World Renowned Venetian Glass

Discovering the colorful island of Murano, Italy

By Kristi Nelson Cohen
Photos by the author

The renaissance European aristocracy favored it, explorers Lewis and Clark used the beads for trading with the Native Americans and Victorians proudly displayed it. Venetian glass has captured our eye for centuries, and today artisans continue a time-honored tradition to produce some of the world’s most beautiful glass.

The marshy lagoon offers artisans the components necessary for glass making: silica, sand and soda ash. Glass making started in Venice over a thousand years ago, but with the fear of fire from the glowing hot furnaces, and air polluting smoke from these same furnaces, Venetians decreed that all glass making take place on a nearby island. Glass makers moved their furnaces and factories in 1291 to the island of Murano, just two miles north of Venice across the lagoon.

Once these glass artisans moved to Murano, this tiny town prospered and grew to nearly 30,000 residents in the 13th century. This community is similar to Venice, as it is comprised of several small islands, connected by canals and bridges, but on a much smaller scale. Today, Murano is home to only a few thousand permanent residents.


Frankly, it is sometimes a relief to get away from the crowds and busy sidewalks in Venice and take the time to enjoy a slower pace in Murano. There are many glass factories still operating in Murano and most have complimentary demonstrations and tours available. Of course, they also have elegant showrooms with one-of-a-kind glass sculptures, chandeliers, goblets and even glass beads. Prices at the glass factories can seem steep, but each piece is authenticated, insured and shipping is available.

During a demonstration, most factories will show you how an artisan takes a molten glob of glass, orange with heat, and blows through a tube and spins the tube, creating a one-of-a-kind creation. Minerals and precious metals are added to the glass to create colors, just as they would have been 500 years ago. The color blends, and mineral recipes are a highly regarded secrets.


A visit to a glass factory is a must, but when it comes to buying glass, there are also many smaller shops lining Murano’s main canal near the Vaparetto (water bus) stop. Compare prices, as you may find even better bargains in one of the many shops in Venice. The smaller shops don’t usually offer shipping, but they are happy to pack purchases in bubble wrap and tissue to pack in your luggage.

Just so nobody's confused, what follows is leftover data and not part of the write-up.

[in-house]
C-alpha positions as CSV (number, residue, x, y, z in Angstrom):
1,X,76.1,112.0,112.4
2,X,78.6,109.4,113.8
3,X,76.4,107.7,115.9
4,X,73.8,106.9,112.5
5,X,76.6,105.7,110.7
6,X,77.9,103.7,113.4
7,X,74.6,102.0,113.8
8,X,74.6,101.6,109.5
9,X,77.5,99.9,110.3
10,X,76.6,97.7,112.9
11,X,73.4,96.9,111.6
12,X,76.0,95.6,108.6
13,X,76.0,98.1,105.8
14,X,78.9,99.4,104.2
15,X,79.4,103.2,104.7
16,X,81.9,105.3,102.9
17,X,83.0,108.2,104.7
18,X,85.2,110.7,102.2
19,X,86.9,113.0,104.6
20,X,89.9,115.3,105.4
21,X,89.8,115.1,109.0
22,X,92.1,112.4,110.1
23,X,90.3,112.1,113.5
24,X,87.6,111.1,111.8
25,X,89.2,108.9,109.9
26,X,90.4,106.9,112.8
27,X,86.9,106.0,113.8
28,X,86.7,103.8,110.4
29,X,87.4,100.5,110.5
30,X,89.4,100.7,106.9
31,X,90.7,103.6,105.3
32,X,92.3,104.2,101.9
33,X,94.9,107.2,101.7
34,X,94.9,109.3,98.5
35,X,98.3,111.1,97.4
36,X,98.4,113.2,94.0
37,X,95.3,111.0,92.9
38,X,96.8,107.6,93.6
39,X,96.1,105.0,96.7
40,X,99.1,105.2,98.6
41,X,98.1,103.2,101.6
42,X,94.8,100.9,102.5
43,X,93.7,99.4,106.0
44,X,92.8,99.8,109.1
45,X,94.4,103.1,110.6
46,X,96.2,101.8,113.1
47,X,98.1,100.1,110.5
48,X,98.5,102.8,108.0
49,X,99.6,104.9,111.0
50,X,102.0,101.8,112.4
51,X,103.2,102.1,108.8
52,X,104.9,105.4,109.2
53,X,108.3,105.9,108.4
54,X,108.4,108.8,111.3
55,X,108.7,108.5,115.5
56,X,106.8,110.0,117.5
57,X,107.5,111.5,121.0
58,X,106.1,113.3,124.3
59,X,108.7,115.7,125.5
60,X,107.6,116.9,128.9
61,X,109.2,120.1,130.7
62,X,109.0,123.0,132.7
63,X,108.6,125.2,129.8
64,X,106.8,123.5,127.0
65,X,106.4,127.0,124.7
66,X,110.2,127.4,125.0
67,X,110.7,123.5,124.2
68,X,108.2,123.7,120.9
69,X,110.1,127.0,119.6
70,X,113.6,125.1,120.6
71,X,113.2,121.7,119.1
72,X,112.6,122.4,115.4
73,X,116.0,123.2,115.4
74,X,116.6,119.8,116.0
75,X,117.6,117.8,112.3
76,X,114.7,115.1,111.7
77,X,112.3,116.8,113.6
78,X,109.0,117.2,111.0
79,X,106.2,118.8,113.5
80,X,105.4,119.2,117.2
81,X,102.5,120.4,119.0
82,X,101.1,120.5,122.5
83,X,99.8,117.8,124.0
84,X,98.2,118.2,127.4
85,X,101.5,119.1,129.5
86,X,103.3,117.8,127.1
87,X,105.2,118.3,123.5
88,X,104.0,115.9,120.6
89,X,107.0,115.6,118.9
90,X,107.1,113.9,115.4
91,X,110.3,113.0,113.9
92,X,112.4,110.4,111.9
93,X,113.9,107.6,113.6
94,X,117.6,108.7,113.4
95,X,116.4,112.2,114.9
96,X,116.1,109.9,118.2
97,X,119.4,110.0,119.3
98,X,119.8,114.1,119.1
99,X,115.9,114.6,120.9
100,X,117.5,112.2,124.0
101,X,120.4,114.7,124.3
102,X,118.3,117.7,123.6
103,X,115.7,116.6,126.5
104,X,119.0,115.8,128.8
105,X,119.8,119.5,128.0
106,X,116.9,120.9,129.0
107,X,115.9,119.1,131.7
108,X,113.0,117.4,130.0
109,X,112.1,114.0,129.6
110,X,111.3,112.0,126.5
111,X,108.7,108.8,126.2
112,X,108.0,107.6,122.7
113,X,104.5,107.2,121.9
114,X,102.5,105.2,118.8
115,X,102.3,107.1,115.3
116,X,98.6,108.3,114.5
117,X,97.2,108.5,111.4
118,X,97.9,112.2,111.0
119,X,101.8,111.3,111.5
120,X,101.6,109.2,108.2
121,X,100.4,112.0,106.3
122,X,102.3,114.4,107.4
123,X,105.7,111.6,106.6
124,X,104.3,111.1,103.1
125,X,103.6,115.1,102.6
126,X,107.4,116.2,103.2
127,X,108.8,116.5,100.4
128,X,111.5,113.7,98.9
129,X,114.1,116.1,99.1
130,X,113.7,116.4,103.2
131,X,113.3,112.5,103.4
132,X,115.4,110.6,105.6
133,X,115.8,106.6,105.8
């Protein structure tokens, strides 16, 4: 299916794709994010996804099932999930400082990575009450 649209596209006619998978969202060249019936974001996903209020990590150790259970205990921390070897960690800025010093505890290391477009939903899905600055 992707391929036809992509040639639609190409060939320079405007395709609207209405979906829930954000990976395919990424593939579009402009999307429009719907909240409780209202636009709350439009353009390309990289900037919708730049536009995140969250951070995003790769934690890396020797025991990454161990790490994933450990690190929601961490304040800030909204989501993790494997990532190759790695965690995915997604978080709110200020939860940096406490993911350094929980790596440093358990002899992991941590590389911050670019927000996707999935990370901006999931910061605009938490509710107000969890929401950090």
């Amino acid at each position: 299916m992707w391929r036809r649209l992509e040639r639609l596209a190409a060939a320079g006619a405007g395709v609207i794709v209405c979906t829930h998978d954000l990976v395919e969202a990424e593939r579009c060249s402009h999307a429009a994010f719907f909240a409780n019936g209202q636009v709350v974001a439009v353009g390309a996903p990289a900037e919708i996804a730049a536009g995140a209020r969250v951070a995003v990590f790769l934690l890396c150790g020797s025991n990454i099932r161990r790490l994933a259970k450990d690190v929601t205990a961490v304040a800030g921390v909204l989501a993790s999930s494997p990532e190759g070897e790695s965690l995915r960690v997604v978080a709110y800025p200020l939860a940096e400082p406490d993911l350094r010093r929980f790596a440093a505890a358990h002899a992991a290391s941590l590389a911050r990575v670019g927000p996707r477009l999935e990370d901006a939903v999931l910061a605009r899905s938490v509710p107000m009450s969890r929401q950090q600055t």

To learn about the history of glass making, visit the Museo Vetrario in the restored Palazzo Giustinian. This museum has exhibits of rare 500-year-old glass and glass/enamel pieces, as well as contemporary sculptures and examples of the entire glass making process. They are open 10 a.m. – 4 p.m. daily (closed Wednesday).

Following a morning glass factory tour, enjoy a leisurely lunch at one of the many eateries located along Murano’s main canal. Al Vetrai Da Adino, located at address number 29, is a personal favorite. Owner Adino and his wife Christina cook up some local favorites including the freshest fish, pastas and vegetables.

Start your meal with a typical Venetian “spritz” which is a refreshing aperitif made with Campari and sparking Prosecco. (If you enter the island via the Vaparetto, simply walk across the first bridge, then continue north about 200 feet and you’ll see the restaurant on your right. A large rooster logo adorns the front window.) Adino doesn’t speak much English, but his hospitality and great food will win you over. Be sure to tell them “Kristi sent me!” and you might be treated to an after-meal glass of Fragolino, a homemade wine that’s simply delicious! For advance lunch reservations,
call 041-739-293.


How to reach Murano: Take the public water bus or Vaparetto – #41/42– which takes about 30 minutes (from the train station, or Piazzale Roma ) or take boat # 52 from San Zaccaria which is near Saint Mark’s Square.

In 2007, Vaparetto tickets were available for one trip at 3 Euro, or 12 Euro for a 24 hour multi-trip ticket. The glass factories also have representatives in San Marco Square who sometimes provide a free or discounted fare water taxi in exchange for taking a specific factory tour. Some hotels can also arrange for a boat to pick you up at the hotel and take you directly to one of the factories.

Once in Murano, you may want to continue on to the island of Torcello (whose cathedral was founded in 639) or Burano (distinct for its multi-colored homes and famous for the lace-making crafts). Take Vaparetto #13 from the dock located adjacent Murano’s lighthouse. (This requires walking across the canal and around Murano in order to get to the other Vaparetto stop).

Frankly, after a busy morning and a big lunch in Murano, one might prefer a lazy boat ride back to Venice, a good cup of coffee and or perhaps an afternoon nap. It’s all a part of the Venetian experience.

Kristi’s favorite glass factory offering a one-of-a-kind demonstration and truly unique, contemporary glass art is called Schiavon. Their factory also produces stemware, chandeliers and traditional Murano glass, although the unique pieces by Mr. Massimiliano Schiavon are worth a visit. This glass factory has been in the Schiavon family for three generations.

Vetreria Artistica Di Schiavon
No. 7 – just a few shops north of the Vaparetto stop on the first canal.
Phone: 011-39-041 739 396

Kristi Nelson Cohen is the owner of Bella Italia Trips, a small U.S. company offering guided trips to Italy. To reach Kristi or for more information, log onto

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